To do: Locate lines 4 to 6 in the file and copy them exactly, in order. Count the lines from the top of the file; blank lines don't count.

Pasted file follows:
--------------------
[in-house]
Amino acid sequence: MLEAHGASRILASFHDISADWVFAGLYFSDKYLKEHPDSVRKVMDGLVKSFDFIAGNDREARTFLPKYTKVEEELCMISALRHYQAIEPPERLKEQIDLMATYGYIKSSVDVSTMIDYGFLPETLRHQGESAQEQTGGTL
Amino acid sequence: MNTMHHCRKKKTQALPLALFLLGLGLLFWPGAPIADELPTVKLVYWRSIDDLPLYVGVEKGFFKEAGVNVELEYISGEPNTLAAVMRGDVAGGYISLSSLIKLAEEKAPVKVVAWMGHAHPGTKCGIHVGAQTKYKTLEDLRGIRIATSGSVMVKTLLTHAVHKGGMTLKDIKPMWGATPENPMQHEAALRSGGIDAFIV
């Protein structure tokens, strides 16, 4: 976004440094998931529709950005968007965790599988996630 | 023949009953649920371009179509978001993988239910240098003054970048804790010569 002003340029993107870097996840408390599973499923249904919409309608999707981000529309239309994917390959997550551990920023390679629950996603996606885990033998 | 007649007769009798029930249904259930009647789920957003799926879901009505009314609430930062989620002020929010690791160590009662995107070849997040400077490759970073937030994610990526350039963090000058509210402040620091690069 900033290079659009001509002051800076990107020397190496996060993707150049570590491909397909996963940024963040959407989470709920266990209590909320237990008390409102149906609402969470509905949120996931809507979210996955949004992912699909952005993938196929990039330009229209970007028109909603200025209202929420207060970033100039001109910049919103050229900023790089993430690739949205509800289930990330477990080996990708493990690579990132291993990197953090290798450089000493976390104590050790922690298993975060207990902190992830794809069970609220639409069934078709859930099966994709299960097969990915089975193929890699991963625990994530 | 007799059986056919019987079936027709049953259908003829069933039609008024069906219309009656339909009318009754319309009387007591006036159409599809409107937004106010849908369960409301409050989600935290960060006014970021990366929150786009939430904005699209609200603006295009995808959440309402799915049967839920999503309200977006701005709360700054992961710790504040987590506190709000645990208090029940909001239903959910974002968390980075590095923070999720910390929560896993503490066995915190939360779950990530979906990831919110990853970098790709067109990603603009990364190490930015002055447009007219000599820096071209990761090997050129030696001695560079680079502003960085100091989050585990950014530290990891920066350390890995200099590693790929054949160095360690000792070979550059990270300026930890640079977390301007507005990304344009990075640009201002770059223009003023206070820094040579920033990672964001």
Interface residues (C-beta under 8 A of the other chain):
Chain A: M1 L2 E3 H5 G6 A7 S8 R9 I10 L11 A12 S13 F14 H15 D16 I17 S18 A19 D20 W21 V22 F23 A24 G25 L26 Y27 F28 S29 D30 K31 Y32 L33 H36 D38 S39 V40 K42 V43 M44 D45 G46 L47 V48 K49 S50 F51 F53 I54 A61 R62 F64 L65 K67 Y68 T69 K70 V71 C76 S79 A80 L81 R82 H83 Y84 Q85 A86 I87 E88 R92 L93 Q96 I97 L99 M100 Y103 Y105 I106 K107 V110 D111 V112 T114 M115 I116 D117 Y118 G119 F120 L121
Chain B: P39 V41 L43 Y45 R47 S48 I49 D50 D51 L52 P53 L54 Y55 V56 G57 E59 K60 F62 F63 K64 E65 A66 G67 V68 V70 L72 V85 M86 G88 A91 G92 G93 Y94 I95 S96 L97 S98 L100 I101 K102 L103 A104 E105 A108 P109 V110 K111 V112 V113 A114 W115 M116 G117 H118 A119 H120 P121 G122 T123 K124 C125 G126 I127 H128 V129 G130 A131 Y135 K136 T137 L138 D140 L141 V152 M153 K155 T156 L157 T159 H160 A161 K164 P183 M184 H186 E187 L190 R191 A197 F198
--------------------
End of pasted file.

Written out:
């Protein structure tokens, strides 16, 4: 976004440094998931529709950005968007965790599988996630 | 023949009953649920371009179509978001993988239910240098003054970048804790010569 002003340029993107870097996840408390599973499923249904919409309608999707981000529309239309994917390959997550551990920023390679629950996603996606885990033998 | 007649007769009798029930249904259930009647789920957003799926879901009505009314609430930062989620002020929010690791160590009662995107070849997040400077490759970073937030994610990526350039963090000058509210402040620091690069 900033290079659009001509002051800076990107020397190496996060993707150049570590491909397909996963940024963040959407989470709920266990209590909320237990008390409102149906609402969470509905949120996931809507979210996955949004992912699909952005993938196929990039330009229209970007028109909603200025209202929420207060970033100039001109910049919103050229900023790089993430690739949205509800289930990330477990080996990708493990690579990132291993990197953090290798450089000493976390104590050790922690298993975060207990902190992830794809069970609220639409069934078709859930099966994709299960097969990915089975193929890699991963625990994530 | 007799059986056919019987079936027709049953259908003829069933039609008024069906219309009656339909009318009754319309009387007591006036159409599809409107937004106010849908369960409301409050989600935290960060006014970021990366929150786009939430904005699209609200603006295009995808959440309402799915049967839920999503309200977006701005709360700054992961710790504040987590506190709000645990208090029940909001239903959910974002968390980075590095923070999720910390929560896993503490066995915190939360779950990530979906990831919110990853970098790709067109990603603009990364190490930015002055447009007219000599820096071209990761090997050129030696001695560079680079502003960085100091989050585990950014530290990891920066350390890995200099590693790929054949160095360690000792070979550059990270300026930890640079977390301007507005990304344009990075640009201002770059223009003023206070820094040579920033990672964001």
Interface residues (C-beta under 8 A of the other chain):
Chain A: M1 L2 E3 H5 G6 A7 S8 R9 I10 L11 A12 S13 F14 H15 D16 I17 S18 A19 D20 W21 V22 F23 A24 G25 L26 Y27 F28 S29 D30 K31 Y32 L33 H36 D38 S39 V40 K42 V43 M44 D45 G46 L47 V48 K49 S50 F51 F53 I54 A61 R62 F64 L65 K67 Y68 T69 K70 V71 C76 S79 A80 L81 R82 H83 Y84 Q85 A86 I87 E88 R92 L93 Q96 I97 L99 M100 Y103 Y105 I106 K107 V110 D111 V112 T114 M115 I116 D117 Y118 G119 F120 L121